In the illustrated embodiment, the second rotatable linkage 16 b further comprises a generally flat surface 32 b, which (when in an inserted configuration) faces generally in the proximal y-axis direction and in the direction of the actuator 34. In one embodiment, this surface 32 b is the only surface that interfaces between the rotatable linkages 16 a, 16 b and the actuator 34. In such an embodiment, a distal end of the actuator 34 may contact the second rotatable linkage 16 b at the generally flat surface 32 b, may engage that surface 32 b, and may thereby rotate the second rotatable linkage 16 b and the first rotatable linkage 16 a substantially simultaneously (as the second rotatable linkage 16 b engages the first rotatable linkage 16 a at the interface of their respective curved surfaces 30 a, 30 b).

Of course, in other embodiments, the configuration of the actuator and rotatable linkages may be different. For example, in one embodiment, the actuator may simultaneously directly contact and engage both rotatable linkages, thereby moving them simultaneously. In such an embodiment, the rotatable linkages need not engage one another, and may instead have curved surfaces, displaced along the z-axis, that face the distal end of the actuator. Thus, in such an embodiment, the rotatable linkages need not lie in the same x-y plane. In other embodiments, the rotatable linkages may be coupled together more permanently such that one rotatable linkage is incapable of moving independently of the other. In still other embodiments, the rotatable linkages may both rotate in the same direction in order to eject the storage devices (e.g., in one embodiment, the actuator may be offset along the x-axis, and one of the rotatable linkages may have much greater mechanical advantage than the other).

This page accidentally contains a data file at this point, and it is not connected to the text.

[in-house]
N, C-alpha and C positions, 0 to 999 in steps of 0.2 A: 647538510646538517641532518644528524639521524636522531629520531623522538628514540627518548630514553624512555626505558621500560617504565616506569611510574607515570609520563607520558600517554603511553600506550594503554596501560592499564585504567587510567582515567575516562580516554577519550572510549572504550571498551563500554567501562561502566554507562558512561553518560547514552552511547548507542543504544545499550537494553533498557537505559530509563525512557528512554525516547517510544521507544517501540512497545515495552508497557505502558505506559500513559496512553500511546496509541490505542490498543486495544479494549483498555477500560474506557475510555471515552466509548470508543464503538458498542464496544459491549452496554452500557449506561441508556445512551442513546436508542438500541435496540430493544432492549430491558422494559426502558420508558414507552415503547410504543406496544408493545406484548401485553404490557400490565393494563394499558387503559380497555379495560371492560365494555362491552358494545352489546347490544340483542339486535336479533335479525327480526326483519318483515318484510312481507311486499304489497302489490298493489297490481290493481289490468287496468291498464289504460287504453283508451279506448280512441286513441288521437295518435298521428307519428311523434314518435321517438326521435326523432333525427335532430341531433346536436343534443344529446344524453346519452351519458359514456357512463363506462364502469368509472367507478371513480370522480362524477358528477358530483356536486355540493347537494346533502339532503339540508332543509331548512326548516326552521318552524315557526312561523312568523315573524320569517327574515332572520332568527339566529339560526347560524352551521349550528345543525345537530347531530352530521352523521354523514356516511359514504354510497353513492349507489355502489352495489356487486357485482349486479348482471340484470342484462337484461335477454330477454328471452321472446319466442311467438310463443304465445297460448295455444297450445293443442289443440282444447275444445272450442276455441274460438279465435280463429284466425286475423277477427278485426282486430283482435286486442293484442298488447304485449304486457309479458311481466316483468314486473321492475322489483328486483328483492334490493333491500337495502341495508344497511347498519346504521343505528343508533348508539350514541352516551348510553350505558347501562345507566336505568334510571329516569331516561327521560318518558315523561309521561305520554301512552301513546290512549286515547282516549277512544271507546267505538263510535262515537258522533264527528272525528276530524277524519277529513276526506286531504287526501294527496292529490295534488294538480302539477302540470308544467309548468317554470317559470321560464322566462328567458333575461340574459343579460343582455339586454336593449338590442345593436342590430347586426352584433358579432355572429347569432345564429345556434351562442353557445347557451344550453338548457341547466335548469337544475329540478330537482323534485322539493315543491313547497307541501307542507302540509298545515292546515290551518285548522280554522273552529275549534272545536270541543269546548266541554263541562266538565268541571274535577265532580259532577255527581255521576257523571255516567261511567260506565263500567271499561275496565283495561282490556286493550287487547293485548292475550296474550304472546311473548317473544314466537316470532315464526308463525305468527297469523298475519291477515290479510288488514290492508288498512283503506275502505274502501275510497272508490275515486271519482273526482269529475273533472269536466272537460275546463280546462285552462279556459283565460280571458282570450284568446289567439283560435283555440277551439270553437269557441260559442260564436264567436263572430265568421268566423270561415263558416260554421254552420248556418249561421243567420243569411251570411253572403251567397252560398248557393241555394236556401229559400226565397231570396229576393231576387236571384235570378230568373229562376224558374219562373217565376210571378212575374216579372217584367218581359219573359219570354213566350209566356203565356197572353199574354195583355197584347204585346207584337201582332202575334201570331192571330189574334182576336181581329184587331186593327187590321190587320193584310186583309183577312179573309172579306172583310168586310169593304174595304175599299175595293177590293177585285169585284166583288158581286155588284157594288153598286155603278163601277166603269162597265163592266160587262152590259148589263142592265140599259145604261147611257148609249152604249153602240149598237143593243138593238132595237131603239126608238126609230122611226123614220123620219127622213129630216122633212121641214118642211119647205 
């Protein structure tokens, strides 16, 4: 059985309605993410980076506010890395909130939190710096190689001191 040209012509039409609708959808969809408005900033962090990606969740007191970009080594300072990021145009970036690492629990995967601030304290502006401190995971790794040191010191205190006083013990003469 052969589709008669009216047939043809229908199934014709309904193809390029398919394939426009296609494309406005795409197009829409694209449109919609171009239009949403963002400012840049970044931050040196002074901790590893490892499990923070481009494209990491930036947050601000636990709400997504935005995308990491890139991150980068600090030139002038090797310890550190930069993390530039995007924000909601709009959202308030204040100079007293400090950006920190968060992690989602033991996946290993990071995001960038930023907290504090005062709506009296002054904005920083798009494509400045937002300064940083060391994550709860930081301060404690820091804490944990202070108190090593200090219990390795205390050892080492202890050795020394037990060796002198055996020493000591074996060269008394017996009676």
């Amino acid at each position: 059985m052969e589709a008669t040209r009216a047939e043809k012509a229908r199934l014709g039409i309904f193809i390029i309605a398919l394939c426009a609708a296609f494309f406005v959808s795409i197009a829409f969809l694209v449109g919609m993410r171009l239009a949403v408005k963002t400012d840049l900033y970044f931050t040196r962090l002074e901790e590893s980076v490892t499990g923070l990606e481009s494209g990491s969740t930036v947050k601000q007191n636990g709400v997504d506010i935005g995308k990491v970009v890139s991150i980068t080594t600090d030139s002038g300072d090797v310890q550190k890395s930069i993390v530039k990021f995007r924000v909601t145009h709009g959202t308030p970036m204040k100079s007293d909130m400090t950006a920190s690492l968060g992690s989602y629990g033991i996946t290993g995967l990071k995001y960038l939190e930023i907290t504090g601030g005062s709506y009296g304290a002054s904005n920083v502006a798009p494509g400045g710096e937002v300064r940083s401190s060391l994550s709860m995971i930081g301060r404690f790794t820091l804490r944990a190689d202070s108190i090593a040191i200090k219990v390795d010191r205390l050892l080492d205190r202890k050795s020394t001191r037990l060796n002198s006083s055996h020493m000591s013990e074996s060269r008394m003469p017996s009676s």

Although in one embodiment the rotatable linkages comprise plastic materials, in other embodiments, any suitable material may be chosen.

In one embodiment, the actuator 34 is moveable in engagement with at least one of the first and second rotatable linkages 16 a, 16 b causing the first and second rotatable linkages 16 a, 16 b to rotate substantially simultaneously in the counterclockwise and clockwise rotational directions respectively. As illustrated, the actuator 34 may comprise a cylindrical bar mounted within the storage device fixture 1. In one embodiment, the actuator 34 is received within and is slideable within a guide (not shown) through the storage device fixture 1. The actuator 34 may be moved along the y-axis in order to contact at least one of the first and second rotatable linkages 16 a, 16 b.

In other embodiments, the actuator 34 may be configured differently. In one embodiment, the actuator 34 may be coupled to the first rotatable linkage 16 a, which may in turn be coupled to the second rotatable linkage 16 b. In such an embodiment, the actuator 34 may be located distally from the storage device bays 2 a, 2 b and “pulled” in the distal y-axis direction in order to move the rotatable linkages 16 a, 16 b in the counterclockwise and clockwise rotational directions, respectively. As illustrated, the actuator 34 is moved substantially linearly along the y-axis, as it slides within the storage device fixture 1. However, in other embodiments, portions of the actuator may move, for example, in a pendulum-like or circular fashion to engage and move the rotatable linkages.